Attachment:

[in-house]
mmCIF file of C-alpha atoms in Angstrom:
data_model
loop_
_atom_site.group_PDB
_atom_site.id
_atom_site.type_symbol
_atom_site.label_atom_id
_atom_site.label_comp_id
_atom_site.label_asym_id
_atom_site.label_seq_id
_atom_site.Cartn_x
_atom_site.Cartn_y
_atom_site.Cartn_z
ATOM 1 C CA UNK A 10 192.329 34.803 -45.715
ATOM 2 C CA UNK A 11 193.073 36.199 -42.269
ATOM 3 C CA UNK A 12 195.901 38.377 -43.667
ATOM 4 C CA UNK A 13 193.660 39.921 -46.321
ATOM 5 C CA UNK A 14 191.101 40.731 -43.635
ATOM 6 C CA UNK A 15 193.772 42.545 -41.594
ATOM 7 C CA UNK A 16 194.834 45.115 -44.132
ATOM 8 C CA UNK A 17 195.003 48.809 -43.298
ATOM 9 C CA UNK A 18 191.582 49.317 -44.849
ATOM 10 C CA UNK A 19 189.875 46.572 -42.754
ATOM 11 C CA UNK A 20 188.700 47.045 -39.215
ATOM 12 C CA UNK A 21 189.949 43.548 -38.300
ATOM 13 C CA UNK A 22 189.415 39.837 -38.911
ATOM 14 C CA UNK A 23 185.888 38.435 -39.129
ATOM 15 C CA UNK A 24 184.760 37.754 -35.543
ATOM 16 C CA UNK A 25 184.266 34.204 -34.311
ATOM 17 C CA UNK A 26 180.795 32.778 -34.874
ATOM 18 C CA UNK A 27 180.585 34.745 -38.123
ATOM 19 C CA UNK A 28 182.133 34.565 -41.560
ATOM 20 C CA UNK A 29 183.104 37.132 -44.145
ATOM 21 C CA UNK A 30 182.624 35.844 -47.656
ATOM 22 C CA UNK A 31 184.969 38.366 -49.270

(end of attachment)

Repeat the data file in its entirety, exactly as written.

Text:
[in-house]
mmCIF file of C-alpha atoms in Angstrom:
data_model
loop_
_atom_site.group_PDB
_atom_site.id
_atom_site.type_symbol
_atom_site.label_atom_id
_atom_site.label_comp_id
_atom_site.label_asym_id
_atom_site.label_seq_id
_atom_site.Cartn_x
_atom_site.Cartn_y
_atom_site.Cartn_z
ATOM 1 C CA UNK A 10 192.329 34.803 -45.715
ATOM 2 C CA UNK A 11 193.073 36.199 -42.269
ATOM 3 C CA UNK A 12 195.901 38.377 -43.667
ATOM 4 C CA UNK A 13 193.660 39.921 -46.321
ATOM 5 C CA UNK A 14 191.101 40.731 -43.635
ATOM 6 C CA UNK A 15 193.772 42.545 -41.594
ATOM 7 C CA UNK A 16 194.834 45.115 -44.132
ATOM 8 C CA UNK A 17 195.003 48.809 -43.298
ATOM 9 C CA UNK A 18 191.582 49.317 -44.849
ATOM 10 C CA UNK A 19 189.875 46.572 -42.754
ATOM 11 C CA UNK A 20 188.700 47.045 -39.215
ATOM 12 C CA UNK A 21 189.949 43.548 -38.300
ATOM 13 C CA UNK A 22 189.415 39.837 -38.911
ATOM 14 C CA UNK A 23 185.888 38.435 -39.129
ATOM 15 C CA UNK A 24 184.760 37.754 -35.543
ATOM 16 C CA UNK A 25 184.266 34.204 -34.311
ATOM 17 C CA UNK A 26 180.795 32.778 -34.874
ATOM 18 C CA UNK A 27 180.585 34.745 -38.123
ATOM 19 C CA UNK A 28 182.133 34.565 -41.560
ATOM 20 C CA UNK A 29 183.104 37.132 -44.145
ATOM 21 C CA UNK A 30 182.624 35.844 -47.656
ATOM 22 C CA UNK A 31 184.969 38.366 -49.270